1. I purchase jars of pre-toasted sesame seeds at Asian markets and store them in my freezer. No need to defrost them. Just add them directly from the jar to whatever you are making. If you are toasting your own, keep an eye on them while they are in the skillet. Because they contain oil and because they are small, they can burn quickly.

2. Sesame seed oil is a thick and heavy oil. A little bit goes a long way. That being said, I felt the recipe called for too much of it. The next time I make this recipe, I will start with half the amount.

3. Stir the red pepper flakes into the hot oil and keep stirring. Some of my pepper flakes burned as they sat in the hot oil. Stirring them might have helped prevent burning.

4. Although the recipe says to serve this hot, it also says that it can be served cold. In my opinion, room temperature is best.

5. The recipe can be prepared without the red pepper flakes if you prefer, but I think the little added “kick” really makes the dish.

Enjoy!

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Fall Fruit Salad

“Healthy” and “holiday” are words rarely used together, especially when describing food. Trying to plan healthy meals during the holidays can be quite a struggle, right? Well, not necessarily. This past Thanksgiving, I served my family a visually appealing, texturally satisfying, and heart-healthy salad. Not only did this salad splendidly highlight fall fruit, such as persimmons, Asian pears, pomegranates, and ruby grapefruit, it was served with a delicate, FAT-FREE, slightly sweet and slightly tart salad dressing! This salad has it all: gorgeous to look at, easy to prepare, and a delight to eat!

Fall Fruit Salad
Recipe from November 1995 issue of Sunset Magazine

Ingredients:
1 to 2 tablespoons pine nuts
2 firm-ripe Fuyu persimmons (1/2 lb. each)
2 ruby grapefruit (1 lb. each)
1 Asian pear (about 3/4 lb.)
3 tablespoons lime juice
3 tablespoons rice vinegar
2 tablespoons honey
2 to 3 cups frisée, rinsed and drained
3/4 cup pomegranate seed
Salt

Directions:
1. In a 6- to 8-inch frying pan over medium heat, frequently stir pine nuts until pale gold, 2 to 3 minutes. Pour from pan.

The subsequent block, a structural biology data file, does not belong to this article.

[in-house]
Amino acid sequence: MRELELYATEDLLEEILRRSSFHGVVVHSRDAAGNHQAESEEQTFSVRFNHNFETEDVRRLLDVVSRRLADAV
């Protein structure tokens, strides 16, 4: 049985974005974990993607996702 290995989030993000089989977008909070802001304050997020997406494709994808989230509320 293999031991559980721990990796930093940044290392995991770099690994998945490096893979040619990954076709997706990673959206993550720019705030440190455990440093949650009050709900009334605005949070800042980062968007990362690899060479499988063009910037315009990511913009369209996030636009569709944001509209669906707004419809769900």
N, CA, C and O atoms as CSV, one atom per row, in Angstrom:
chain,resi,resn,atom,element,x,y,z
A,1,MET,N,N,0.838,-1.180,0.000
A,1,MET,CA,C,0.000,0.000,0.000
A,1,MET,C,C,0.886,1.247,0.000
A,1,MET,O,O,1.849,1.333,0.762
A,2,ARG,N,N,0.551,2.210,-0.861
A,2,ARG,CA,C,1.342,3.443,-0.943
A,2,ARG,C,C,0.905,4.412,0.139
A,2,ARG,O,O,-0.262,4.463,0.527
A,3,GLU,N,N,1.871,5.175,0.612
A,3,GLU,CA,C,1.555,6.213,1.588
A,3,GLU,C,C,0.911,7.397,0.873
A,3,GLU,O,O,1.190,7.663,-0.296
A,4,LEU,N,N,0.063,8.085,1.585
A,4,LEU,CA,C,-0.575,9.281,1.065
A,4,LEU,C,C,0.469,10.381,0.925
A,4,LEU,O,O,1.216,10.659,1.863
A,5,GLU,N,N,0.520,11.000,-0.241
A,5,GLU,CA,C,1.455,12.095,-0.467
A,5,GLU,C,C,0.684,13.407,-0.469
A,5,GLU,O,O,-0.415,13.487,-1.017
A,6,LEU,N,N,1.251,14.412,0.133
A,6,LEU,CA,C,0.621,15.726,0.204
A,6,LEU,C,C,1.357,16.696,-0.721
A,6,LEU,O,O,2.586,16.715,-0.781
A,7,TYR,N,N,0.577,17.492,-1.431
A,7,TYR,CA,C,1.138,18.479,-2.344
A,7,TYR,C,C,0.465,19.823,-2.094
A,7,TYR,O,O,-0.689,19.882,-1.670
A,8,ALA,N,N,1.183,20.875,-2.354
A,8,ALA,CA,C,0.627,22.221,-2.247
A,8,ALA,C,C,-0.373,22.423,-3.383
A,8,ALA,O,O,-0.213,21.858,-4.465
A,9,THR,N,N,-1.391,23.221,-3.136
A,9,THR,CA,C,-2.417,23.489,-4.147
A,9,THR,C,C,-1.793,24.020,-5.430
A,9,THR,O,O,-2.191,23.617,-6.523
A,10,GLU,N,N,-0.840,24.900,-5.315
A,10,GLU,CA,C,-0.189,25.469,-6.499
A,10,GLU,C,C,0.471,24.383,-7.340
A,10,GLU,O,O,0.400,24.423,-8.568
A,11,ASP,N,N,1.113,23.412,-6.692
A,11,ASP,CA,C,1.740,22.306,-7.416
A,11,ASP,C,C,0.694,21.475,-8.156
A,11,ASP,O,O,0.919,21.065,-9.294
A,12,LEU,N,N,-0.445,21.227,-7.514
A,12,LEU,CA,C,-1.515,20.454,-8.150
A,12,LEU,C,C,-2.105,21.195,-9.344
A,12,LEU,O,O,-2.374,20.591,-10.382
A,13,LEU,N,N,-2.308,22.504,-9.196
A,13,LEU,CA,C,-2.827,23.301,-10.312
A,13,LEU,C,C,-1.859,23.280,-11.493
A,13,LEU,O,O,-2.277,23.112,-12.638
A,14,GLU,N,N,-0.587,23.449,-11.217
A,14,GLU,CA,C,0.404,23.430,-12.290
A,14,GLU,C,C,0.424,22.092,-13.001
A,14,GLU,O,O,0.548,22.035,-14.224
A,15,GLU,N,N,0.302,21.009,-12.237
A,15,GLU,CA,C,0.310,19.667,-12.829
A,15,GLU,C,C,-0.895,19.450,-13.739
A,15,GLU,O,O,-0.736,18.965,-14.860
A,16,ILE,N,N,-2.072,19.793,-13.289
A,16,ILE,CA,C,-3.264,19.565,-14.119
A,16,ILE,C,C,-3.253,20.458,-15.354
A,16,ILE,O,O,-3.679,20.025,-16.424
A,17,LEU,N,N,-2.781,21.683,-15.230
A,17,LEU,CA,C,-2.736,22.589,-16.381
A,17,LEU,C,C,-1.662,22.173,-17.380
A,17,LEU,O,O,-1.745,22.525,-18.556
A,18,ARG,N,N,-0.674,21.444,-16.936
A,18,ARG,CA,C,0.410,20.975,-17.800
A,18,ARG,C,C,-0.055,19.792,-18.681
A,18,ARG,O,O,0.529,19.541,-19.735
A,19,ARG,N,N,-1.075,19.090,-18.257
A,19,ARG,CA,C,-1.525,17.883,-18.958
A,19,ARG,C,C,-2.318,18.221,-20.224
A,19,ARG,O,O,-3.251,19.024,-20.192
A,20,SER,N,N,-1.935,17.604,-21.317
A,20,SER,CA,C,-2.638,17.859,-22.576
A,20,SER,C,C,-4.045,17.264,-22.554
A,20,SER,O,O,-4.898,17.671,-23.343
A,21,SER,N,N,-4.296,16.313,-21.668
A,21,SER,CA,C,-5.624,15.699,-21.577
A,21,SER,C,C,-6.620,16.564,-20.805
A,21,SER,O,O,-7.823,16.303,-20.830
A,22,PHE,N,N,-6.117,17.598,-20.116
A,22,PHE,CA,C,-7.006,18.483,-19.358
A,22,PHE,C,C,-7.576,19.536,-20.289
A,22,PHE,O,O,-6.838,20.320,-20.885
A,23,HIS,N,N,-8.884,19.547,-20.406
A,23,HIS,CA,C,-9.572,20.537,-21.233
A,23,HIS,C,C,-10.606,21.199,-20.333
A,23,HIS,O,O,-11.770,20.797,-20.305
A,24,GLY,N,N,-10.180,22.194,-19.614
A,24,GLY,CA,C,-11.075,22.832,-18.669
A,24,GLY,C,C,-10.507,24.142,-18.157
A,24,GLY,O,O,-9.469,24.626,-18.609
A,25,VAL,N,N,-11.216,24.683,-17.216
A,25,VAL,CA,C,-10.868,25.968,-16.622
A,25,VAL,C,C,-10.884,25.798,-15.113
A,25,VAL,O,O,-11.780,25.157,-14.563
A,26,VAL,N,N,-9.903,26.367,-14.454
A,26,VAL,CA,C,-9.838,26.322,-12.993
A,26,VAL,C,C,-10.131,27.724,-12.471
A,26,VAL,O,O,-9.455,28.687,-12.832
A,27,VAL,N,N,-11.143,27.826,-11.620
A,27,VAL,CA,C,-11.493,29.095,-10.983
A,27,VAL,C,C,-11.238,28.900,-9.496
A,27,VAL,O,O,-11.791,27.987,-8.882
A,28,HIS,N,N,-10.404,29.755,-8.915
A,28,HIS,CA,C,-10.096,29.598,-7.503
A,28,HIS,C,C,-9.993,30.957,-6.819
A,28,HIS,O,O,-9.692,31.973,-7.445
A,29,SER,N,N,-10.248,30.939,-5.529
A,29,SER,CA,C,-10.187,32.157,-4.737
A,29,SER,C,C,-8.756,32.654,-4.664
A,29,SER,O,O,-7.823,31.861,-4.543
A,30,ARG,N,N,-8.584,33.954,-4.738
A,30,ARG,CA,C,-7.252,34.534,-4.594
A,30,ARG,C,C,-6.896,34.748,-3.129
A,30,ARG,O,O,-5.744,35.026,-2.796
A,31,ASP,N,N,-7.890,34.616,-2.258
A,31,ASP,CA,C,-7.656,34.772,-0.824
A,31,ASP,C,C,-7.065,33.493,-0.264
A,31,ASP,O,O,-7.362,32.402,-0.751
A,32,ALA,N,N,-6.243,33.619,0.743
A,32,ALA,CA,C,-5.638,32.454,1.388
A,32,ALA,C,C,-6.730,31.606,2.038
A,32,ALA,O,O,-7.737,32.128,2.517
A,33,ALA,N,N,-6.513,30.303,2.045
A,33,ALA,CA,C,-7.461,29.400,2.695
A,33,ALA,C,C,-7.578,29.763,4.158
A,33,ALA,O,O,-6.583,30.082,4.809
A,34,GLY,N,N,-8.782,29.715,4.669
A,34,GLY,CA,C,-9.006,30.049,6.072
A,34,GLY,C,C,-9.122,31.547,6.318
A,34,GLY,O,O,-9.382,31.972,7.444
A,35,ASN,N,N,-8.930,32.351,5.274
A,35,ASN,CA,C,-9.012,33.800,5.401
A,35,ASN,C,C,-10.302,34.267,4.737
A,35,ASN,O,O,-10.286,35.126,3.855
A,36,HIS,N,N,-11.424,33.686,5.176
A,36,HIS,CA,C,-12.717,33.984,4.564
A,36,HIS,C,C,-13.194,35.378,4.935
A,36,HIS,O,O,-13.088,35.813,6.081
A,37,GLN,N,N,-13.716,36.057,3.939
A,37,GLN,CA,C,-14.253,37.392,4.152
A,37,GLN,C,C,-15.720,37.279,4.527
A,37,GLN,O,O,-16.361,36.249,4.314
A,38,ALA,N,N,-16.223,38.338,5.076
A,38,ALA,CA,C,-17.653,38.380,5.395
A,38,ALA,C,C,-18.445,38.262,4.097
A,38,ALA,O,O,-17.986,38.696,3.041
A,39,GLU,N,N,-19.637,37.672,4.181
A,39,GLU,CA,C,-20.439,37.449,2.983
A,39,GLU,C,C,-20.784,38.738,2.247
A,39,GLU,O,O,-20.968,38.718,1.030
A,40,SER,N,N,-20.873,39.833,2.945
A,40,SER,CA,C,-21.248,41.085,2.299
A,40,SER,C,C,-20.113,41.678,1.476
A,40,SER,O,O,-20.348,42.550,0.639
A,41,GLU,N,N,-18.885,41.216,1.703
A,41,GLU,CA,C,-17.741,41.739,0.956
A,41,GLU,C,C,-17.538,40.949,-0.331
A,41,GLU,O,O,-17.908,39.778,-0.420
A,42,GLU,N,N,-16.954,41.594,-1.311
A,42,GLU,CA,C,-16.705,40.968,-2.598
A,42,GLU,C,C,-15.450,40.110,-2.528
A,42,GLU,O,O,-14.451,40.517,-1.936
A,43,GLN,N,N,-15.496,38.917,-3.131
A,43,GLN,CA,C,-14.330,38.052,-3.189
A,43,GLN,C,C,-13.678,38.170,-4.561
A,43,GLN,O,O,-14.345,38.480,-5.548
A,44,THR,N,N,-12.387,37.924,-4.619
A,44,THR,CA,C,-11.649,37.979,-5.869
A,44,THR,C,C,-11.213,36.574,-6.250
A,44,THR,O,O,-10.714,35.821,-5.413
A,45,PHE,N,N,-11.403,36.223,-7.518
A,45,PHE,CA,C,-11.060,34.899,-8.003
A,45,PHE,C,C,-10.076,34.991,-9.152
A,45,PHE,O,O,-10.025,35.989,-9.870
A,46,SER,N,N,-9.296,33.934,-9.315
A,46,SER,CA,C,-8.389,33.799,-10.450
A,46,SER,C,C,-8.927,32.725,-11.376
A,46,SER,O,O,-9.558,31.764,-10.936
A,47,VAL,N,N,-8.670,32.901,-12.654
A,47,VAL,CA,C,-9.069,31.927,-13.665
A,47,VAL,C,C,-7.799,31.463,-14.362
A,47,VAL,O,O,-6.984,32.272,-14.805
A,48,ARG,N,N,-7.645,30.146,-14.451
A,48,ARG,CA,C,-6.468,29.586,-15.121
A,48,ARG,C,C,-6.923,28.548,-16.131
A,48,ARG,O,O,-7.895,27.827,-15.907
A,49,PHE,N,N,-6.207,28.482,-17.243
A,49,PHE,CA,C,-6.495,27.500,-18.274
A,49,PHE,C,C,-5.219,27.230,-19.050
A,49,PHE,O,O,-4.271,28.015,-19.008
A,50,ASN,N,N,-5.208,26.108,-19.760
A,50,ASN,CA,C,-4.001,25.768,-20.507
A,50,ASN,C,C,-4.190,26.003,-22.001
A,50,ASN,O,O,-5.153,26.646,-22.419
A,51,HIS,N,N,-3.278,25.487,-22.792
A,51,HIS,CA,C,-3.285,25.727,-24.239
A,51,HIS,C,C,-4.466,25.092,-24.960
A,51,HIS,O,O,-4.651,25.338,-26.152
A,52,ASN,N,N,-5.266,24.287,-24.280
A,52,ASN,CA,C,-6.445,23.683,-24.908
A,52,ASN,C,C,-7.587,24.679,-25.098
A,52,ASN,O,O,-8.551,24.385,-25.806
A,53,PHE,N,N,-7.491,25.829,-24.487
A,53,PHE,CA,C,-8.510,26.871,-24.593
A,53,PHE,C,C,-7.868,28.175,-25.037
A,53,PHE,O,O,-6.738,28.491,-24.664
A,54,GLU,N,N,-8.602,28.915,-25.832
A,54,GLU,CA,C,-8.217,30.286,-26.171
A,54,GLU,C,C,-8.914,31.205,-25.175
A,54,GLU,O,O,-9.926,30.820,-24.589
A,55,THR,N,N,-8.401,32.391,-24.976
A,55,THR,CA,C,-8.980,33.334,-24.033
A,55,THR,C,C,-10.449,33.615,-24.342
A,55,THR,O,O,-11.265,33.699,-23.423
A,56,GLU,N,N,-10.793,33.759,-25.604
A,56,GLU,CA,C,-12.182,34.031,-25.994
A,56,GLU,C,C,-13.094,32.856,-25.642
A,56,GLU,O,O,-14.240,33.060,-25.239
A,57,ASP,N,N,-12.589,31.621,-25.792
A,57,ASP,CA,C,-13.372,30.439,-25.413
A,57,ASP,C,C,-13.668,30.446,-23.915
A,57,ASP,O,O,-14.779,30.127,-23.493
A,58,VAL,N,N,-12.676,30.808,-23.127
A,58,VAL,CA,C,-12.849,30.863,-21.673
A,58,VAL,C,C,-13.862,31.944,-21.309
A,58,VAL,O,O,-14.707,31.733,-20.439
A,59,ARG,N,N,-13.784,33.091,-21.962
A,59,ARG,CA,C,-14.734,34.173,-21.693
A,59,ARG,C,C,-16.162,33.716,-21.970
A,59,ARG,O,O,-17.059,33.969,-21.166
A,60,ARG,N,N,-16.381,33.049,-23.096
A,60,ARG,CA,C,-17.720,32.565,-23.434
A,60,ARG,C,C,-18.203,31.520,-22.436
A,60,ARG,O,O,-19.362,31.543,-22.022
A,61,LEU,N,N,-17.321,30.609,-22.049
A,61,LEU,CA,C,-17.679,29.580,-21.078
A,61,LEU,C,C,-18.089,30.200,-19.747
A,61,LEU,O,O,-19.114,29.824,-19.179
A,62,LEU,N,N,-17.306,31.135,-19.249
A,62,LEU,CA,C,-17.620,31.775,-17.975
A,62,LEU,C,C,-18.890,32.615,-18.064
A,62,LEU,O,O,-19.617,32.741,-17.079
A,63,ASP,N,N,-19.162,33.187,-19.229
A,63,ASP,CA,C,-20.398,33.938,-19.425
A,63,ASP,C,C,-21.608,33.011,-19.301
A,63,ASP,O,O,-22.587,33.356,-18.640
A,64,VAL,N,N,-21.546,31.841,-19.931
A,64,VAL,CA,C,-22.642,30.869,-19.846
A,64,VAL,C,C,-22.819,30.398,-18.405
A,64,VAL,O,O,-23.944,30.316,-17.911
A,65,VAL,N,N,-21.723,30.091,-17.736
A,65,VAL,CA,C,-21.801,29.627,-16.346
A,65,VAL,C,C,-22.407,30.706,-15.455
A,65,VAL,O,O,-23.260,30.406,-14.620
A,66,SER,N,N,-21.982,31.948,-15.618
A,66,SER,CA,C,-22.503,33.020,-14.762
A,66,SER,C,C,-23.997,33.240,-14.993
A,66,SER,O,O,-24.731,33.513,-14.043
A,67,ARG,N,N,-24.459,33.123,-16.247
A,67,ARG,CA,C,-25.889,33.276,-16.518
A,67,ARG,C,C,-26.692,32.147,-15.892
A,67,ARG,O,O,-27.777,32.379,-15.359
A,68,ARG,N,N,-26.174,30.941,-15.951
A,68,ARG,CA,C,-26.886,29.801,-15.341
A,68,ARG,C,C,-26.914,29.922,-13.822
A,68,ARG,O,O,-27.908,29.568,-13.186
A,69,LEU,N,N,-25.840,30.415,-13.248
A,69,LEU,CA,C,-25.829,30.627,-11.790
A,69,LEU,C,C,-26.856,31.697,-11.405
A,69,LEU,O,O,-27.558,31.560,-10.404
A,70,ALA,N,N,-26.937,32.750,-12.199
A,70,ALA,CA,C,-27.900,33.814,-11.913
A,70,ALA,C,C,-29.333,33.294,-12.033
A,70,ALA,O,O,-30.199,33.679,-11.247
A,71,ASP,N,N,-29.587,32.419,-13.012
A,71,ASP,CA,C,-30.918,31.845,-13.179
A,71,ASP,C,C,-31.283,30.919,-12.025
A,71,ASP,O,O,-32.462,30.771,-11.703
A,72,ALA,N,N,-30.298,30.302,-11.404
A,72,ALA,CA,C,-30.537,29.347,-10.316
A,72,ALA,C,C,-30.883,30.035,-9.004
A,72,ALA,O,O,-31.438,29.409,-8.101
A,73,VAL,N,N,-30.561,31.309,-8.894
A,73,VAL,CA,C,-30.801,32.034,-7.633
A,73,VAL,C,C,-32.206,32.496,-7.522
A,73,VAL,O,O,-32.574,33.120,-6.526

2. Rinse persimmons, then trim off and discard leaf tops. Slice persimmons crosswise into thin rounds.

3. With a knife, cut peel and white membrane from grapefruit. Holding fruit over a bowl, cut between segments and inner membrane to release fruit into bowl. Also squeeze juice from membrane into bowl, then discard membrane.

4. Rinse pear and discard stem. Cut fruit crosswise into thin rounds, right through center seeds. Coat pear slices with grapefruit juice.

5. Mix 3 tablespoons grapefruit juice (reserve remainder for other uses) with lime juice, rice vinegar, and honey.

6. Line a salad bowl or individual plates with the frisée. Arrange pieces of persimmon, pear, grapefruit on the greens; sprinkle fruit with pomegranate seed and pine nuts, then moisten with the grapefruit-lime dressing. Add salt to taste.

Serves 6

Linnell’s Notes:
1. Fuyu persimmons are the round, squat persimmons that can be eaten while they are firm, unlike the elongated and pointed Hachiya persimmons, which must be eaten only after the fruit has ripened to a soft and somewhat squishy state.

2. Besides a light sprinkling of salt, I also sprinkled some fresh ground pepper on each plated salad.

3. Keep an eye on the pine nuts while toasting them. They contain a high level of oil, so they will burn quickly!

4. My family is not a big fan of frisée, so I substituted fresh green curly-leafed lettuce.

5. It is easier to peel the grapefruit, if you first cut off the top and the bottom peel. This will give you a flat surface when you stand the grapefruit on the cutting board.

ENJOY!

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The famous Iron Chef Masaharu Morimoto recently lost 40 pounds in three months. How did Morimoto manage to lose so much weight? In a Food Network Magazine interview he said that he cut calories, took walks, sweat as much as he could, limited his alcohol intake, and had his wife do the cooking at home. High-protein tofu was a big part of his new diet. His wife Keiko’s easy recipe for Mashed Tofu and Spinach Salad combines great-for-you tofu with good-for-you spinach. It’s a winning recipe that would make Popeye proud!